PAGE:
Different Title, Different Cover, Same Book

deep poland

You can order the epub here, for a mere 3.45€

Advertisements

Excerpt from the fourth chapter, ‘Deep Poland’

“The departure point in Wroclaw for the mini-busses to Klein-Peterwitz was at a short walk from the main bus station. The bus station was a relic of old times. The new one was under construction at the other side of the road, next to the train station. It already looked like a giant silver-metal Samsonite suitcase laying on its side. It would become more of a shopping mall than a station. As for now the busses waited at a parking space with a number of kiosks grouped around it. They sold pastry and bad coffee to the travellers. There was also a big old German building that looked like an ex-school or an ex-hospital. From here you had to walk over a mud path with on the left-hand side a little garden that lacked tombstones and on the right-hand side a fence. It closed off an area where constructions were going on. The walk lead from poverty to more poverty. A long time ago I might have marvelled at the patina of the socialist era. The mini-busses standing in line, and the people waiting with their luggage made it a depressing site. Boarding the small bus felt like an obligation, or a part of a routine. Travelling was reduced to movement, mostly done after sunset. We couldn’t see where we were, let alone where we went. You could feel from the bumpy road and the turns it made, that we entered Deep Poland.”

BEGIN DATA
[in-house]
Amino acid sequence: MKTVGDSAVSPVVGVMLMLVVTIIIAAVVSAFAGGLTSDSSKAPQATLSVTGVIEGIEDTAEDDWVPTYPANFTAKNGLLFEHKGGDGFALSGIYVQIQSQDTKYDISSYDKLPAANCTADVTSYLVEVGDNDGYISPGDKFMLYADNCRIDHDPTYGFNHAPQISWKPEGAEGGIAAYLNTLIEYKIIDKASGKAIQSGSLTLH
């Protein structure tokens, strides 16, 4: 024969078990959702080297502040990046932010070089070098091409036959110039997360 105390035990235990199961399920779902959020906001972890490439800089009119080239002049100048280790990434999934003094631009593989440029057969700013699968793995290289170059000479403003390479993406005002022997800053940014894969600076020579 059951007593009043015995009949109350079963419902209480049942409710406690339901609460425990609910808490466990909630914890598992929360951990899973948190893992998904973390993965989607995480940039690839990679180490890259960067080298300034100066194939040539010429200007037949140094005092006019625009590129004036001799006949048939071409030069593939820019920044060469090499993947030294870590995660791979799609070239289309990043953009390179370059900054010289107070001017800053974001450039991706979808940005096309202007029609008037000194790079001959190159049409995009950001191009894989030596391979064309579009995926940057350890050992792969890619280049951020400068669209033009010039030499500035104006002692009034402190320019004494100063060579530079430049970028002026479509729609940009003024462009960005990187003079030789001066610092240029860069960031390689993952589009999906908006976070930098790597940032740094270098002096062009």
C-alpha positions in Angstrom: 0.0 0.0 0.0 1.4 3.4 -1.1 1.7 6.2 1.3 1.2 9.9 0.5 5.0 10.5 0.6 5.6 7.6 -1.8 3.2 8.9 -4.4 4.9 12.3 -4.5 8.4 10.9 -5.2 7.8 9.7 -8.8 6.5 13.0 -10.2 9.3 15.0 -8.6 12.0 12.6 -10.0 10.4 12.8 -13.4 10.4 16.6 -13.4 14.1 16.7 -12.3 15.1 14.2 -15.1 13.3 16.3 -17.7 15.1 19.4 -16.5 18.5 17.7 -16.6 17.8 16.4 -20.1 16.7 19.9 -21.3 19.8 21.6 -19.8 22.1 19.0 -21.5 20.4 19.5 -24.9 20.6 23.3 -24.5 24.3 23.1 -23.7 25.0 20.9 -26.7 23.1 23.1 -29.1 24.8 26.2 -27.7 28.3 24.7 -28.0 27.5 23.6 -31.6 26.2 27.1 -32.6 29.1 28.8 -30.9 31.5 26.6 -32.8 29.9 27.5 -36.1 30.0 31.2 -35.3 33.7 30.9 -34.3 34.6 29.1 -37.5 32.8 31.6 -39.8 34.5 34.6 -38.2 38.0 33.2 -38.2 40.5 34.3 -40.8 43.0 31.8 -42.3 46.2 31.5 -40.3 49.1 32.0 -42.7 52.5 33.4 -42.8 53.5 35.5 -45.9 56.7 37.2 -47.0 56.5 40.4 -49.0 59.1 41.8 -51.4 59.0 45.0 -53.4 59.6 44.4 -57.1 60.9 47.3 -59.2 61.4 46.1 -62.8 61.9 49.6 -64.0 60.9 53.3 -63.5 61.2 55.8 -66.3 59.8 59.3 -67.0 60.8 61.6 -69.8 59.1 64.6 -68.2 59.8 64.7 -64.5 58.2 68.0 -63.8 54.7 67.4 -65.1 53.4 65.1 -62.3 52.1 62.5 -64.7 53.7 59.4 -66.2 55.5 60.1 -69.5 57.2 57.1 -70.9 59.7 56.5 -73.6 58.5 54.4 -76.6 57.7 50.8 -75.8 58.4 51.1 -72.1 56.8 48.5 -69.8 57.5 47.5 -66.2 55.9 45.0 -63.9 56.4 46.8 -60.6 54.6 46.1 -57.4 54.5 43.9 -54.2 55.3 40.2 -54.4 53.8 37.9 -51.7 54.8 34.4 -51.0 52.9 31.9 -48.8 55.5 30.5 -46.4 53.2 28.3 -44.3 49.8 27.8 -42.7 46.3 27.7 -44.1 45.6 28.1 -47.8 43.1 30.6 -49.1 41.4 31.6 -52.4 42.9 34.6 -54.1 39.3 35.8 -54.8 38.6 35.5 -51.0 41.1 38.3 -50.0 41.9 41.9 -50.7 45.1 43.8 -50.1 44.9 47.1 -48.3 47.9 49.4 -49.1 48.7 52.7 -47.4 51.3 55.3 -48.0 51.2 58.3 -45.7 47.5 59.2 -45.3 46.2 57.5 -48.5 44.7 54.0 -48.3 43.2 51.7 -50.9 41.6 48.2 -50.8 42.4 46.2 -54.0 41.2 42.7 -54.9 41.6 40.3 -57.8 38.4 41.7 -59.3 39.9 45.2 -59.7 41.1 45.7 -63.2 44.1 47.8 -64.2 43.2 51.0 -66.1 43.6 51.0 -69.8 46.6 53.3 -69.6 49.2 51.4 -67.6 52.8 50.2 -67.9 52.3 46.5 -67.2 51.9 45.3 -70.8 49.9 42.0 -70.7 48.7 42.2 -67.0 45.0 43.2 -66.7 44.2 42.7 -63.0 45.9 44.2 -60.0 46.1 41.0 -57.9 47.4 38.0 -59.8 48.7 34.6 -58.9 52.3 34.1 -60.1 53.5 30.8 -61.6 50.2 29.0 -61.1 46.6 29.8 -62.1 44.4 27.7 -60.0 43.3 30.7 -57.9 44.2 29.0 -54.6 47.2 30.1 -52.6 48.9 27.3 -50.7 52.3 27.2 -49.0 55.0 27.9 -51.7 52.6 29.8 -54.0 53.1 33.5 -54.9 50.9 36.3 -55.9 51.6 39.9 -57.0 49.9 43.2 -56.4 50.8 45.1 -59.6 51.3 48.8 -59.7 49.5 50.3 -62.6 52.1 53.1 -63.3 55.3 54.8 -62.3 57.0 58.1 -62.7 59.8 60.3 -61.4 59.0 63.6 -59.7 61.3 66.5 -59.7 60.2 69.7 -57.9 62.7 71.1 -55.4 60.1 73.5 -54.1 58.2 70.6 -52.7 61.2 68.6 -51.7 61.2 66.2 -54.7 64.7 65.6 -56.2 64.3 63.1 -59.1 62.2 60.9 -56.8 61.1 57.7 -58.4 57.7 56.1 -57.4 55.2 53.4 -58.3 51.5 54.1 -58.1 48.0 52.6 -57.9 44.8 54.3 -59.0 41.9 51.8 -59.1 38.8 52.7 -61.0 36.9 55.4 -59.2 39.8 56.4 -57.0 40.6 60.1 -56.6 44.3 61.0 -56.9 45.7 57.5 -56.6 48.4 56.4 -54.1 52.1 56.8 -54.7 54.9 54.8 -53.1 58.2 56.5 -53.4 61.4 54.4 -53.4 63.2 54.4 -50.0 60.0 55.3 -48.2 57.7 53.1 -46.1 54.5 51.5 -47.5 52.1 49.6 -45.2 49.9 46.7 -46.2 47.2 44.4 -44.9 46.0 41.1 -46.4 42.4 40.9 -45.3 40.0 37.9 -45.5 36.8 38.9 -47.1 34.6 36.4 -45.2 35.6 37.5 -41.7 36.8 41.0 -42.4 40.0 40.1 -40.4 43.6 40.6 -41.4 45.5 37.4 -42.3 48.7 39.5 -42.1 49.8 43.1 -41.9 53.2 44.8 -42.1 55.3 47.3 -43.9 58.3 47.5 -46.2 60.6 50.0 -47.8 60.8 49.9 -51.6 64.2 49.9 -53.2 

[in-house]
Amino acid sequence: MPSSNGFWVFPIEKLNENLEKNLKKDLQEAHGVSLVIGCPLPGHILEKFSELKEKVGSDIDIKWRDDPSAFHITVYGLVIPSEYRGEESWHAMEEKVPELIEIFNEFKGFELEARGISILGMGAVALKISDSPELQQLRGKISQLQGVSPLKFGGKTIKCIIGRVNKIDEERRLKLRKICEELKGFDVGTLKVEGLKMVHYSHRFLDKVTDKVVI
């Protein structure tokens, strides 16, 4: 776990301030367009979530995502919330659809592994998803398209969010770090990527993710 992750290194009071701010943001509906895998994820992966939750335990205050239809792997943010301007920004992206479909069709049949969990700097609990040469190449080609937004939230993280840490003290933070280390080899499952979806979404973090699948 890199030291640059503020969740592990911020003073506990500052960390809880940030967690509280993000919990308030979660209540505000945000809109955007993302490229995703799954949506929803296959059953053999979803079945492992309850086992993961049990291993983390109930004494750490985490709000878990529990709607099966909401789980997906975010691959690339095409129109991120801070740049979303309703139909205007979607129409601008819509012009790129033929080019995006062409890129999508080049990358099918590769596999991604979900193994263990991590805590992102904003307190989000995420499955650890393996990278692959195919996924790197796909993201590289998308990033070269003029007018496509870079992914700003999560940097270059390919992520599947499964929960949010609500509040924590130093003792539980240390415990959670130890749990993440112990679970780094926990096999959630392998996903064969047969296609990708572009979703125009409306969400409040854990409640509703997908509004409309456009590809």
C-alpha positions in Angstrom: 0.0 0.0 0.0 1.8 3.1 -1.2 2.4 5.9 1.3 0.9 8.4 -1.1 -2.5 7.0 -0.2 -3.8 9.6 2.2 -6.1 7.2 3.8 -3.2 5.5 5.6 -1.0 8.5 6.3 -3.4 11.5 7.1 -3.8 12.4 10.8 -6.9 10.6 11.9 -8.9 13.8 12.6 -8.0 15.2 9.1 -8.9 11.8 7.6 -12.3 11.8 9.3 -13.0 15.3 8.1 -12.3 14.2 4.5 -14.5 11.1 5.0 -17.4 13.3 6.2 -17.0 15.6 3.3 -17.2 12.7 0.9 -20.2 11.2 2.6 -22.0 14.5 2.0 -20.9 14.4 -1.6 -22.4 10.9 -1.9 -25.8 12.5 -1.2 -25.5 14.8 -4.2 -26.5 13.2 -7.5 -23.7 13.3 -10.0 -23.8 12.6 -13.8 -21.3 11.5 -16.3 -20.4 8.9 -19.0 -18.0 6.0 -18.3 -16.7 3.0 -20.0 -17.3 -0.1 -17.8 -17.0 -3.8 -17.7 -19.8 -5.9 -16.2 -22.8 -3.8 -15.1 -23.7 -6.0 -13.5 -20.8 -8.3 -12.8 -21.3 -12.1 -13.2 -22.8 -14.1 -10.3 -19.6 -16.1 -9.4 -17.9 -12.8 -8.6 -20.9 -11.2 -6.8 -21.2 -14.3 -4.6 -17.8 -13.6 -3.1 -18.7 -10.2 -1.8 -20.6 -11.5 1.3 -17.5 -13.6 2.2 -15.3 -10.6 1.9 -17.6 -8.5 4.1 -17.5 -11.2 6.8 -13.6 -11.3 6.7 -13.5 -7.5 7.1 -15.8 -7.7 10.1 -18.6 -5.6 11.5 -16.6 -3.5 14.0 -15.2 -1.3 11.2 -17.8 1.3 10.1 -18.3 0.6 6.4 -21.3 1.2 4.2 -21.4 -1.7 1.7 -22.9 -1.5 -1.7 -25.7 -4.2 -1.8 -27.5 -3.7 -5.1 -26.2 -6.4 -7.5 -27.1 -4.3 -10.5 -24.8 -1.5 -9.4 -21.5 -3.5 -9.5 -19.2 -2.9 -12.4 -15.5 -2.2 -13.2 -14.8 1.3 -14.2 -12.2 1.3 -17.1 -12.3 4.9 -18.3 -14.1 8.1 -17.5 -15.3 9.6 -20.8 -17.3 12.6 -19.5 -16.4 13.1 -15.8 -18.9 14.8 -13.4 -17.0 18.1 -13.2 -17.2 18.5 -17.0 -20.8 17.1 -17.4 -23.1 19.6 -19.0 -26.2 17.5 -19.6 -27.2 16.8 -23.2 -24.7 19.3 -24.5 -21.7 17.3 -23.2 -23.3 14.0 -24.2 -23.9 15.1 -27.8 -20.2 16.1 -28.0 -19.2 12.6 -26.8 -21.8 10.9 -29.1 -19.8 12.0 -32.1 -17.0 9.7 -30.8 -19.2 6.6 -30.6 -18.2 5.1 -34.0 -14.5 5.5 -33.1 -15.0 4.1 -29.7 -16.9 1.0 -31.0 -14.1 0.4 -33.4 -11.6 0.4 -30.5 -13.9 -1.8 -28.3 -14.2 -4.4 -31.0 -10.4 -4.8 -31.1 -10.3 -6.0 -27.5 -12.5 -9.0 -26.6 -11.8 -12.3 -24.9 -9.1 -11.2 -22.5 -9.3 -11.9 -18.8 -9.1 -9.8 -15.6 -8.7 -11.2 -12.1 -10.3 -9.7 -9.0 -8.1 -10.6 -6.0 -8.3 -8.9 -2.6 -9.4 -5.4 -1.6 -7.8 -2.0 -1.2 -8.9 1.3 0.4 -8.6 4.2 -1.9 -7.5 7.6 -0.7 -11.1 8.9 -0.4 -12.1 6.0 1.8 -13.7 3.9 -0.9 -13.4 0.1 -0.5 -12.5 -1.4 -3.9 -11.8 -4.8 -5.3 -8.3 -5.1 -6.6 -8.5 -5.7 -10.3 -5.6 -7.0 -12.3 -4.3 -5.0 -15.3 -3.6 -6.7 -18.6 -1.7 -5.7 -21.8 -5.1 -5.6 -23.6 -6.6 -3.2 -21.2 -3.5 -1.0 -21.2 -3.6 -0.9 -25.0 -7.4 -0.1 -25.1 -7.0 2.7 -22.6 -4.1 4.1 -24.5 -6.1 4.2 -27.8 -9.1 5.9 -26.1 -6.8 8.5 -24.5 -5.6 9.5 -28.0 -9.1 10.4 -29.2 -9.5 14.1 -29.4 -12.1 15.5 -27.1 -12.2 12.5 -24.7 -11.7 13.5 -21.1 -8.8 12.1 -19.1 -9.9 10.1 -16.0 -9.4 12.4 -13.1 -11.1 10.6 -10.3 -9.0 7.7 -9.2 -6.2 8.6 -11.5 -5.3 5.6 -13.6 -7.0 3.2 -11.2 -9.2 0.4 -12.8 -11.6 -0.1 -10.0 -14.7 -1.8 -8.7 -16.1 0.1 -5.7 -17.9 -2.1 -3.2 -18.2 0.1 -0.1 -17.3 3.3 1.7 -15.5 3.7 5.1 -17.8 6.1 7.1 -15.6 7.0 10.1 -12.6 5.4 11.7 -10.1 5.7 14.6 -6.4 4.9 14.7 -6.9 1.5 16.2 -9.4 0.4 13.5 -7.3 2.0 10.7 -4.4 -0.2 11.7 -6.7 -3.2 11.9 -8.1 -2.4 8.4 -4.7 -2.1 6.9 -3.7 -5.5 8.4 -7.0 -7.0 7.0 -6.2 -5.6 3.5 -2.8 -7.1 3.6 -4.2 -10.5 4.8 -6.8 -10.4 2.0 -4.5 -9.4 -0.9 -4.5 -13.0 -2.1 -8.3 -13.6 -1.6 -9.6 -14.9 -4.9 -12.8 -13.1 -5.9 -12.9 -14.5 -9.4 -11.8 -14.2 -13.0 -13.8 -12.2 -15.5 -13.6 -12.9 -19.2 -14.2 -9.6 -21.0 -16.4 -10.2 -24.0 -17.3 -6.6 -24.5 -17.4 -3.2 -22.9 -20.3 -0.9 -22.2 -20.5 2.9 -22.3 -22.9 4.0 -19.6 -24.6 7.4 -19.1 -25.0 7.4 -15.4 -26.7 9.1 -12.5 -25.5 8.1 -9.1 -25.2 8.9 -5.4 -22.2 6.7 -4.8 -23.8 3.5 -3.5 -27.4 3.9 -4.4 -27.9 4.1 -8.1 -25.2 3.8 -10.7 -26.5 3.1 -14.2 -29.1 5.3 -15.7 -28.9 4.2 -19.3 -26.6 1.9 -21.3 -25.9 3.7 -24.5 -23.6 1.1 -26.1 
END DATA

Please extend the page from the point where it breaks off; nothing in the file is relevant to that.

You can order the book here

Excerpt from the fourth chapter, ‘Deep Poland’

 
“I visited Poland for the first time in 1991. My girlfriend and I bought a car from a friendly Nigerian guy in Amsterdam. She wanted to see the East. The wall had gone, now we could explore. She had just finished her philosophy studies and my first novel was out since a couple of days. I don’t know if we had the naïve idea to drive to Königsberg. But we did drive a long way, via Wismar and Stralsund where we saw the nearby East German past in a shop that had nothing else than a broom in the window and we saw the nearby future around the corner of that shop, a loud Coca-Cola stand, guy with microphone included. In Kolobrzeg I got depressed in a nightclub full of drunk Scandinavians, who came for cheap beer and cheap sex. I thought to encounter traces of Günter Grass’s books in Gdańsk, but didn’t. I saw Solidarność flags, but somehow they reminded me of the Coca-Cola stand in Stralsund. On we went, Elblag, to the border. It was a simple provincial road with a road block. Soldiers doing their duty sent us back. Was that the former Soviet Union we were looking at? Also at this point we saw the future: a man in a luxury car who wanted to do business at the other side.”
 
 
You can order the book here